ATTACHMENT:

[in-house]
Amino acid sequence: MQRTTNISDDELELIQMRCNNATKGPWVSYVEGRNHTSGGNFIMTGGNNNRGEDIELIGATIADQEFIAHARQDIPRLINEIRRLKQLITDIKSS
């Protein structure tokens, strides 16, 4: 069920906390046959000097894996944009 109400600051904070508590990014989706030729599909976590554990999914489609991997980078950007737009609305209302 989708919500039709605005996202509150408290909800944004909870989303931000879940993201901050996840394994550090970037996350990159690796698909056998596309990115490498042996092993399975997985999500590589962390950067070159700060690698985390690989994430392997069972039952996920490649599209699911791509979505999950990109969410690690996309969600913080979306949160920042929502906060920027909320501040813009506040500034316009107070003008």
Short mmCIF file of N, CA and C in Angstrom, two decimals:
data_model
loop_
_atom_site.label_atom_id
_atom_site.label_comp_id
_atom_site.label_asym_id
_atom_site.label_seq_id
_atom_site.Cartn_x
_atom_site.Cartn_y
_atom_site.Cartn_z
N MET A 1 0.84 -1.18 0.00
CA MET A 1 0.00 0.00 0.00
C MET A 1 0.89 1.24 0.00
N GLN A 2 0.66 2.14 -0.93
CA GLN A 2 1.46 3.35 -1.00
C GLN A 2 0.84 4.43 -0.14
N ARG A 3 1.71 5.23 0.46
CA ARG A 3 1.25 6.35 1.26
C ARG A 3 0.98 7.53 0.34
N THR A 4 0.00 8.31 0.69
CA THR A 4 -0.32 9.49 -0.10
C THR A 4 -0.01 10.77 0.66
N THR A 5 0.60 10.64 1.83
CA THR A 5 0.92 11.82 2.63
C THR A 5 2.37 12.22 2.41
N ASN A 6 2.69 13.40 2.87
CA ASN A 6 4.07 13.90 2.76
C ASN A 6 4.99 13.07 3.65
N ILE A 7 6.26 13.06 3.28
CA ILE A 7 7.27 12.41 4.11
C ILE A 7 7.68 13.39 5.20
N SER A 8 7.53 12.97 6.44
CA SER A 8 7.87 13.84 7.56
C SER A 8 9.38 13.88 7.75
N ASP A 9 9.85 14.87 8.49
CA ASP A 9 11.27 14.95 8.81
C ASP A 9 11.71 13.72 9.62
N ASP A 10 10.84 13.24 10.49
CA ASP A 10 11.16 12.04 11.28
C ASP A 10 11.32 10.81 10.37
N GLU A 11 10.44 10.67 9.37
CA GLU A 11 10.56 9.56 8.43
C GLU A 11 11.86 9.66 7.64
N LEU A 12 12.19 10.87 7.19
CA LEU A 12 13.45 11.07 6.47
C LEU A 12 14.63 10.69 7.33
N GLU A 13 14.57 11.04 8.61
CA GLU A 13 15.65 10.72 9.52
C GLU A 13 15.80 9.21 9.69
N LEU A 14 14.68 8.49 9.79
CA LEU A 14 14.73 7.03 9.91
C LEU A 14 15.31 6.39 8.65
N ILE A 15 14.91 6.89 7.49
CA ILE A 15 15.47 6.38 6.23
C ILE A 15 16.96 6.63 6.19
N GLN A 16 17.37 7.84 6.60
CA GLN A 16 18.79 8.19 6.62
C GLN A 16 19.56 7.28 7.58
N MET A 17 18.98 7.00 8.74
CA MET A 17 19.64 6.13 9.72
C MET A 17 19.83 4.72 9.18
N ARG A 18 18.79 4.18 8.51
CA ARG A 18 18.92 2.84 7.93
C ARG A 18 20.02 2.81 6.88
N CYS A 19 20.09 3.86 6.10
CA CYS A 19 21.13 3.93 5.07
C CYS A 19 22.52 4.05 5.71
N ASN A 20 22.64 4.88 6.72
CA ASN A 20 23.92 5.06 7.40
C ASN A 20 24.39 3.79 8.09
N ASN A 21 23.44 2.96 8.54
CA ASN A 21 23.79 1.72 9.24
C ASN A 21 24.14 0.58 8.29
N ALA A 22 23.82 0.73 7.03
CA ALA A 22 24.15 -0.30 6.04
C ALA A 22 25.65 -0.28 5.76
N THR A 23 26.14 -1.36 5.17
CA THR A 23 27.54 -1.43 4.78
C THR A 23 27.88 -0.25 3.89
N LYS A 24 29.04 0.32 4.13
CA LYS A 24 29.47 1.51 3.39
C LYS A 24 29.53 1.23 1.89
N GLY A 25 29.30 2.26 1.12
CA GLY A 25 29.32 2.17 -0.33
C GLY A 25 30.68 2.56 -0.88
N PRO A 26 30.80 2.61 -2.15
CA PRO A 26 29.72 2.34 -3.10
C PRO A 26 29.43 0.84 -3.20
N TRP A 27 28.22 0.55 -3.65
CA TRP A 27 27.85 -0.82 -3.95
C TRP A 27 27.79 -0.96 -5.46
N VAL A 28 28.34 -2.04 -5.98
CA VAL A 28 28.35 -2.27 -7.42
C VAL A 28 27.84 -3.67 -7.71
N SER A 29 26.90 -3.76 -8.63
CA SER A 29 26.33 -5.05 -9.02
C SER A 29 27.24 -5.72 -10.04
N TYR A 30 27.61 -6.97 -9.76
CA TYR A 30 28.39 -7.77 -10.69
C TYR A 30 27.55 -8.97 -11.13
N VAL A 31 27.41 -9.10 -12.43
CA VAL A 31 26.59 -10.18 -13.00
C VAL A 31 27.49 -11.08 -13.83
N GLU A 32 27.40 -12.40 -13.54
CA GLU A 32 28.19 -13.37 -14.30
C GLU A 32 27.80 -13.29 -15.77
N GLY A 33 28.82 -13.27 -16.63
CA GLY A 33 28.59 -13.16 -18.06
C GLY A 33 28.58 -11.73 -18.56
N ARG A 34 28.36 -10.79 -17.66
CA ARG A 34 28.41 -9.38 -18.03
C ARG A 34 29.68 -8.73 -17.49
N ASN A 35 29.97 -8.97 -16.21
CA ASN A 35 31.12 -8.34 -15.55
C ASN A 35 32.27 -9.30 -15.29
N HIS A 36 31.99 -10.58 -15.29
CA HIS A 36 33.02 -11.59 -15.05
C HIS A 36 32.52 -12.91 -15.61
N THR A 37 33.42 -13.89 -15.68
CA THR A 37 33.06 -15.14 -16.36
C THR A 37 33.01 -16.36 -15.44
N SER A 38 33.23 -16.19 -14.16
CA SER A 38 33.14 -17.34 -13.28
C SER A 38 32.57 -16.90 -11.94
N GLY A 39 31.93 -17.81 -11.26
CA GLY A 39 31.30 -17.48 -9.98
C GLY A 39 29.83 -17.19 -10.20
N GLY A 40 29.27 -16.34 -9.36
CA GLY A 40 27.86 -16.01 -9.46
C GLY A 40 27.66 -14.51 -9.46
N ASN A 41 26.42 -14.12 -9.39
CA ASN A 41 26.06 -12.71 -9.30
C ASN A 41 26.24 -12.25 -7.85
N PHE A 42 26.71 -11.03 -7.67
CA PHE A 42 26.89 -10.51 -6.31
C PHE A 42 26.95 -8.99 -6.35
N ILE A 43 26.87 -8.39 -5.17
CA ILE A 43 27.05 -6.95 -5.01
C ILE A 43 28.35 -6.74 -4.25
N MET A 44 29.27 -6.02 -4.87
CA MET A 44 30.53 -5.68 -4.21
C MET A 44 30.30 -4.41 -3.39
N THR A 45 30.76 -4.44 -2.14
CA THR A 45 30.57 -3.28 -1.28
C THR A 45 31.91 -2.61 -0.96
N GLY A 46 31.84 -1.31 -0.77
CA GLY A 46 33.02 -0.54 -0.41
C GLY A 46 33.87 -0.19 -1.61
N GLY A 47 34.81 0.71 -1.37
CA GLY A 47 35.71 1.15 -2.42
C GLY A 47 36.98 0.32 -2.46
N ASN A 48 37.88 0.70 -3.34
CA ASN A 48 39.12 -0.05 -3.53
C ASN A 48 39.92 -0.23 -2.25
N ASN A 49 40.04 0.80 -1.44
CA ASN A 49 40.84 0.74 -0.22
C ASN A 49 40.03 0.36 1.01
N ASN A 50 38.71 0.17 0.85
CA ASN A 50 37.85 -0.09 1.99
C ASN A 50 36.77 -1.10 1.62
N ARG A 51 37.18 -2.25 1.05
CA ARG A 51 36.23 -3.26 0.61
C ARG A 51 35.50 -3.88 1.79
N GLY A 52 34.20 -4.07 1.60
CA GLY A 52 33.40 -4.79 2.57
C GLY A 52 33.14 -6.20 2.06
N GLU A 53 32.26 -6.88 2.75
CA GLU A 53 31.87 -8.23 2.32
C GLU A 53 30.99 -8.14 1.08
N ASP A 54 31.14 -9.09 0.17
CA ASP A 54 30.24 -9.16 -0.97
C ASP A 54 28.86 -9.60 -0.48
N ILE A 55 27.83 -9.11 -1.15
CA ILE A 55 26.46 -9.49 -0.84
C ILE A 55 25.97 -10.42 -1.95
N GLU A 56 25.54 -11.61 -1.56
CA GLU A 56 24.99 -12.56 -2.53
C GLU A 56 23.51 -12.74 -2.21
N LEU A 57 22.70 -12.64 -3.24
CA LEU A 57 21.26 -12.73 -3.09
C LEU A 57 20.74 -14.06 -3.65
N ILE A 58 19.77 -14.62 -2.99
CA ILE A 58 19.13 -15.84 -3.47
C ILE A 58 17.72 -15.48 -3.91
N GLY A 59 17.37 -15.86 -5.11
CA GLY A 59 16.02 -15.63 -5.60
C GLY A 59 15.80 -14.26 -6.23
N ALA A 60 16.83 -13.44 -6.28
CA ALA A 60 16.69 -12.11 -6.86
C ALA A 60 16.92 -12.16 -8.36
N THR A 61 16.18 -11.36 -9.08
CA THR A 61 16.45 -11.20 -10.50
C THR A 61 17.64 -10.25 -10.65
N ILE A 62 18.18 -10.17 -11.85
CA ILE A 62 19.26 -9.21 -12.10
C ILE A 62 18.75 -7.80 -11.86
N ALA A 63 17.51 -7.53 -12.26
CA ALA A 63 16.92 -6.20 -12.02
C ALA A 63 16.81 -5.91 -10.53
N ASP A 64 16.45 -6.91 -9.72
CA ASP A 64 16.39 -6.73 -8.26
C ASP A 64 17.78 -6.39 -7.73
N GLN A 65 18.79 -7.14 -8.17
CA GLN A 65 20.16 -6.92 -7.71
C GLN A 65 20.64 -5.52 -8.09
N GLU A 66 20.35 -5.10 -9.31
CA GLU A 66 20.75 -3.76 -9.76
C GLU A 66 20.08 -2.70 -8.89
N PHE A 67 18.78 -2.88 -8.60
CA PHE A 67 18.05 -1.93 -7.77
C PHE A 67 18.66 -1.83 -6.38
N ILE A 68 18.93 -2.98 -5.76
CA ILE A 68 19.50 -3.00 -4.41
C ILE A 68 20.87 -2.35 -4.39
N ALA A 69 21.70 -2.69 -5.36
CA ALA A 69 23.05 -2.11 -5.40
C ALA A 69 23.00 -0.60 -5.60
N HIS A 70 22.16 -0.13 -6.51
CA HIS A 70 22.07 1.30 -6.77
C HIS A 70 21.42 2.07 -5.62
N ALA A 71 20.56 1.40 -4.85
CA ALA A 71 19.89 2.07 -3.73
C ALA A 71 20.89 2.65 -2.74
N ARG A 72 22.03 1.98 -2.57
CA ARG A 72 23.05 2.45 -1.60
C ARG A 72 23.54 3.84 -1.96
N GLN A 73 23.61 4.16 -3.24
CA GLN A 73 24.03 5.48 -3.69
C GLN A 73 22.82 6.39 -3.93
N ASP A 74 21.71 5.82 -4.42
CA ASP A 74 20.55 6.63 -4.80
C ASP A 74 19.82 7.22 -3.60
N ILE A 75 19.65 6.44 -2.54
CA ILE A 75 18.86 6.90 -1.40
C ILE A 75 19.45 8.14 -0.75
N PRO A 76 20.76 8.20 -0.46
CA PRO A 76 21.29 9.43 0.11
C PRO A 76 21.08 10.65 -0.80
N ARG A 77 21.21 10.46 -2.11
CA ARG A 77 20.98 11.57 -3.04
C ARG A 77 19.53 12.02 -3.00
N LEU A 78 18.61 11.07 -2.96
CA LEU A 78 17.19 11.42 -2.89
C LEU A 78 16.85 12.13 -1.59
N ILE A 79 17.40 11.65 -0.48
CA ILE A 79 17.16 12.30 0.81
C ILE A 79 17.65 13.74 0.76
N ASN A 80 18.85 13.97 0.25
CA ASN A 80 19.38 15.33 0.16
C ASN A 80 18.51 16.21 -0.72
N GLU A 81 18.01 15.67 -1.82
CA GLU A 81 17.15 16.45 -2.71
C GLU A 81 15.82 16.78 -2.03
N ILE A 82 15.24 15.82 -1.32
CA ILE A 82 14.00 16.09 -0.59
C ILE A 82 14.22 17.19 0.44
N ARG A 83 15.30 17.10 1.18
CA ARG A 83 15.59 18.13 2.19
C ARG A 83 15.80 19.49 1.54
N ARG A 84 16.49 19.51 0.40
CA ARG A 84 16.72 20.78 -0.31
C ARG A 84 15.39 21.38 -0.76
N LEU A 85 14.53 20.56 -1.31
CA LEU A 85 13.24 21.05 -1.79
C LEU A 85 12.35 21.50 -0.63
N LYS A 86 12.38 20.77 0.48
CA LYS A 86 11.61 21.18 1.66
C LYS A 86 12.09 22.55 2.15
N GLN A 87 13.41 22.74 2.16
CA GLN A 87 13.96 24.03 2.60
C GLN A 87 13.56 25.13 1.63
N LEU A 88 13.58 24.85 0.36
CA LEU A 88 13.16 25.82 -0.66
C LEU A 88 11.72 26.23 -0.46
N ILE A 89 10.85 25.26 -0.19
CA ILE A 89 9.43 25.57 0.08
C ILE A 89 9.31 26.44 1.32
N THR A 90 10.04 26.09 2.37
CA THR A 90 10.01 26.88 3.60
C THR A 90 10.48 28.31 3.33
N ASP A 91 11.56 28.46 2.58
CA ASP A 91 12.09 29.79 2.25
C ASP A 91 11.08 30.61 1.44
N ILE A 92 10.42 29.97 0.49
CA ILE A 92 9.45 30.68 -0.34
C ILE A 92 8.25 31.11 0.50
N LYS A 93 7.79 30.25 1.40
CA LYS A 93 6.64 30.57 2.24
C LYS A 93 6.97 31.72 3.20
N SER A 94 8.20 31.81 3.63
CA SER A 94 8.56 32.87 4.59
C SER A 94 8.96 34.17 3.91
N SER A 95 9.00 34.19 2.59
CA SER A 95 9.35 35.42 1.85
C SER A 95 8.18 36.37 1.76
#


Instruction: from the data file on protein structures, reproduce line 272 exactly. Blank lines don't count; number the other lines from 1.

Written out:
N GLN A 87 13.41 22.74 2.16